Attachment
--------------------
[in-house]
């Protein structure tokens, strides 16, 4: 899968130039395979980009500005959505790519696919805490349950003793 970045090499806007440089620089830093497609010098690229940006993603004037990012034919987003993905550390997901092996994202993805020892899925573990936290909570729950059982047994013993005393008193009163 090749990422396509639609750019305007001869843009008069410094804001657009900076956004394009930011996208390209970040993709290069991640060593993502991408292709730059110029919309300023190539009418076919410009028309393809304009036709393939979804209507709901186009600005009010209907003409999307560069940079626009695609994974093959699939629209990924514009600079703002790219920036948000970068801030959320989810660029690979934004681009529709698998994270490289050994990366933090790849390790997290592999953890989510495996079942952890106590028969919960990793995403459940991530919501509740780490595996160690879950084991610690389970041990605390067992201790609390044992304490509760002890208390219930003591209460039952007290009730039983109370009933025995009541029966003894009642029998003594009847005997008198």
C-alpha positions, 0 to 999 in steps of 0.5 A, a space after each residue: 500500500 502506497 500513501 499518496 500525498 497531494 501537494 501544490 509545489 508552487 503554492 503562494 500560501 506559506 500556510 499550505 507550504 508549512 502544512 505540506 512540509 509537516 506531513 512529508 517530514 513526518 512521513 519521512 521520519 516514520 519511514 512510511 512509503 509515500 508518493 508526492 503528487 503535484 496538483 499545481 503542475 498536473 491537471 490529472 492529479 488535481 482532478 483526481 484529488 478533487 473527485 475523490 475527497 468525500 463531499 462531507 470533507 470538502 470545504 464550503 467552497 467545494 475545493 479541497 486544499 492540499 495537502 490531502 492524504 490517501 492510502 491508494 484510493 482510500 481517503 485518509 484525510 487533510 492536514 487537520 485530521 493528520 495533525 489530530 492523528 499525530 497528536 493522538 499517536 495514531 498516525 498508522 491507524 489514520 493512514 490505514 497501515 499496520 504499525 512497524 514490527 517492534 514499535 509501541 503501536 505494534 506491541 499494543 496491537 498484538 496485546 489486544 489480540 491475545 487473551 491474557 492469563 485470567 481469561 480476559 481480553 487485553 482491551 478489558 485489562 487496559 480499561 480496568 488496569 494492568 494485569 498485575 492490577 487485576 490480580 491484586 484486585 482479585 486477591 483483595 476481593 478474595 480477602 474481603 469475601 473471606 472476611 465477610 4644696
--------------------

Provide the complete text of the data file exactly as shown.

[in-house]
């Protein structure tokens, strides 16, 4: 899968130039395979980009500005959505790519696919805490349950003793 970045090499806007440089620089830093497609010098690229940006993603004037990012034919987003993905550390997901092996994202993805020892899925573990936290909570729950059982047994013993005393008193009163 090749990422396509639609750019305007001869843009008069410094804001657009900076956004394009930011996208390209970040993709290069991640060593993502991408292709730059110029919309300023190539009418076919410009028309393809304009036709393939979804209507709901186009600005009010209907003409999307560069940079626009695609994974093959699939629209990924514009600079703002790219920036948000970068801030959320989810660029690979934004681009529709698998994270490289050994990366933090790849390790997290592999953890989510495996079942952890106590028969919960990793995403459940991530919501509740780490595996160690879950084991610690389970041990605390067992201790609390044992304490509760002890208390219930003591209460039952007290009730039983109370009933025995009541029966003894009642029998003594009847005997008198």
C-alpha positions, 0 to 999 in steps of 0.5 A, a space after each residue: 500500500 502506497 500513501 499518496 500525498 497531494 501537494 501544490 509545489 508552487 503554492 503562494 500560501 506559506 500556510 499550505 507550504 508549512 502544512 505540506 512540509 509537516 506531513 512529508 517530514 513526518 512521513 519521512 521520519 516514520 519511514 512510511 512509503 509515500 508518493 508526492 503528487 503535484 496538483 499545481 503542475 498536473 491537471 490529472 492529479 488535481 482532478 483526481 484529488 478533487 473527485 475523490 475527497 468525500 463531499 462531507 470533507 470538502 470545504 464550503 467552497 467545494 475545493 479541497 486544499 492540499 495537502 490531502 492524504 490517501 492510502 491508494 484510493 482510500 481517503 485518509 484525510 487533510 492536514 487537520 485530521 493528520 495533525 489530530 492523528 499525530 497528536 493522538 499517536 495514531 498516525 498508522 491507524 489514520 493512514 490505514 497501515 499496520 504499525 512497524 514490527 517492534 514499535 509501541 503501536 505494534 506491541 499494543 496491537 498484538 496485546 489486544 489480540 491475545 487473551 491474557 492469563 485470567 481469561 480476559 481480553 487485553 482491551 478489558 485489562 487496559 480499561 480496568 488496569 494492568 494485569 498485575 492490577 487485576 490480580 491484586 484486585 482479585 486477591 483483595 476481593 478474595 480477602 474481603 469475601 473471606 472476611 465477610 4644696